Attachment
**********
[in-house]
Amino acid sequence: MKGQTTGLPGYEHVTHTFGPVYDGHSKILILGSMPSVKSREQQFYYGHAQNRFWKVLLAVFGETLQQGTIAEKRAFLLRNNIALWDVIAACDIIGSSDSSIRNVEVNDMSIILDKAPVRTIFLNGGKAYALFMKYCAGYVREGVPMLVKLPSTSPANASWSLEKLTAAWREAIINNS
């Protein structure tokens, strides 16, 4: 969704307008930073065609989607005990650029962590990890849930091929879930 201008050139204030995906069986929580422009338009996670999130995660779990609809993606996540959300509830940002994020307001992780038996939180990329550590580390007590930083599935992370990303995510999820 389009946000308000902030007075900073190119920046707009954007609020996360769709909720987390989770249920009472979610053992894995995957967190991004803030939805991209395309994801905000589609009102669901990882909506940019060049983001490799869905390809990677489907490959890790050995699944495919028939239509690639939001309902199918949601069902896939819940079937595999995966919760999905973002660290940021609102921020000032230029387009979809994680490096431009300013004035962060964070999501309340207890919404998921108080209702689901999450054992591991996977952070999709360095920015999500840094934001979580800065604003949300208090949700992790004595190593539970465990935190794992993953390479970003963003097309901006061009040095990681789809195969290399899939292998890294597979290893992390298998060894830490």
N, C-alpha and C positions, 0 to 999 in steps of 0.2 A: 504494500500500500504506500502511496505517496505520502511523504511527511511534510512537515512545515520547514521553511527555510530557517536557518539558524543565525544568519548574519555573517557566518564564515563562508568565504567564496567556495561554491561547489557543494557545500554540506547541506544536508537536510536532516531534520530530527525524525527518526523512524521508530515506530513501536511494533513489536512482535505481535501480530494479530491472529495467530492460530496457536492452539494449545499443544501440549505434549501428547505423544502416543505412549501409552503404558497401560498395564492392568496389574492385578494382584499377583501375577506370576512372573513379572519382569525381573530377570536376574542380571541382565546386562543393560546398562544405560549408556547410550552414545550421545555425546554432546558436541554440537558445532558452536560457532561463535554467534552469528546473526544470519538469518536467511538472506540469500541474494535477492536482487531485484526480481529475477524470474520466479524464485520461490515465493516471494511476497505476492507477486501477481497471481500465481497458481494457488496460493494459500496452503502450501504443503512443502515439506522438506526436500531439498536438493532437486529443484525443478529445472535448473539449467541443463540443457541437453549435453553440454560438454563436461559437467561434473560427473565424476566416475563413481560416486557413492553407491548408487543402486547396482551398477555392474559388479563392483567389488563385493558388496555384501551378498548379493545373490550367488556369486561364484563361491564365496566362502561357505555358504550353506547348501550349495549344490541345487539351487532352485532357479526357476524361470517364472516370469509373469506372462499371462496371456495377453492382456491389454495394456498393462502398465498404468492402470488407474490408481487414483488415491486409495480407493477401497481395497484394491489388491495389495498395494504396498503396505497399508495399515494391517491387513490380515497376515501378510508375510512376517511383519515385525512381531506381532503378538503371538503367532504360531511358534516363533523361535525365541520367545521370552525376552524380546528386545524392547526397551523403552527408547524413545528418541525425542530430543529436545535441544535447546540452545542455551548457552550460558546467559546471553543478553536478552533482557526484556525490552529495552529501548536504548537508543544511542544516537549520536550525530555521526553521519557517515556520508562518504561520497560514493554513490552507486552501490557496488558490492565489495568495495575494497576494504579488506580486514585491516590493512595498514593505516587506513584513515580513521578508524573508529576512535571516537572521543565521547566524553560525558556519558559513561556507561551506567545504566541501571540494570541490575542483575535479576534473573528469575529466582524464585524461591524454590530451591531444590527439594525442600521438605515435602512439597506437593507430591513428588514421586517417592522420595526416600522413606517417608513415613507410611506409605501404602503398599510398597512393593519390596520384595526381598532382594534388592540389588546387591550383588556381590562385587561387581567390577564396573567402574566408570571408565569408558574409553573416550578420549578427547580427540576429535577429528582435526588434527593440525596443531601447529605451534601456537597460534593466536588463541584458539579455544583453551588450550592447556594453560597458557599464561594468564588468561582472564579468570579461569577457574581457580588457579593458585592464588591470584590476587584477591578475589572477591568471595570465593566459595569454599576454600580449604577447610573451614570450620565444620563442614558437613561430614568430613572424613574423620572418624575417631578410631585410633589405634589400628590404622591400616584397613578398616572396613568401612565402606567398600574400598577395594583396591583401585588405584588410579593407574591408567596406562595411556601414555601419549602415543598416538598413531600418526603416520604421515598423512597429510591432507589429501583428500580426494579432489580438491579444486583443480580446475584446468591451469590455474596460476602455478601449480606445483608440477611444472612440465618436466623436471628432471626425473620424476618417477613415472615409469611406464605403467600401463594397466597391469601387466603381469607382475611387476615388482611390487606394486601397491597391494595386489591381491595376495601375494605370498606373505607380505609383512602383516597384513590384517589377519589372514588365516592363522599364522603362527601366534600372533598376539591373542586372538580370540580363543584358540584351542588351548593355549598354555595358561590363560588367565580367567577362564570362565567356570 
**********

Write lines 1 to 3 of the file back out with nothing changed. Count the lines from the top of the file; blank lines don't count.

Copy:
[in-house]
Amino acid sequence: MKGQTTGLPGYEHVTHTFGPVYDGHSKILILGSMPSVKSREQQFYYGHAQNRFWKVLLAVFGETLQQGTIAEKRAFLLRNNIALWDVIAACDIIGSSDSSIRNVEVNDMSIILDKAPVRTIFLNGGKAYALFMKYCAGYVREGVPMLVKLPSTSPANASWSLEKLTAAWREAIINNS
């Protein structure tokens, strides 16, 4: 969704307008930073065609989607005990650029962590990890849930091929879930 201008050139204030995906069986929580422009338009996670999130995660779990609809993606996540959300509830940002994020307001992780038996939180990329550590580390007590930083599935992370990303995510999820 389009946000308000902030007075900073190119920046707009954007609020996360769709909720987390989770249920009472979610053992894995995957967190991004803030939805991209395309994801905000589609009102669901990882909506940019060049983001490799869905390809990677489907490959890790050995699944495919028939239509690639939001309902199918949601069902896939819940079937595999995966919760999905973002660290940021609102921020000032230029387009979809994680490096431009300013004035962060964070999501309340207890919404998921108080209702689901999450054992591991996977952070999709360095920015999500840094934001979580800065604003949300208090949700992790004595190593539970465990935190794992993953390479970003963003097309901006061009040095990681789809195969290399899939292998890294597979290893992390298998060894830490």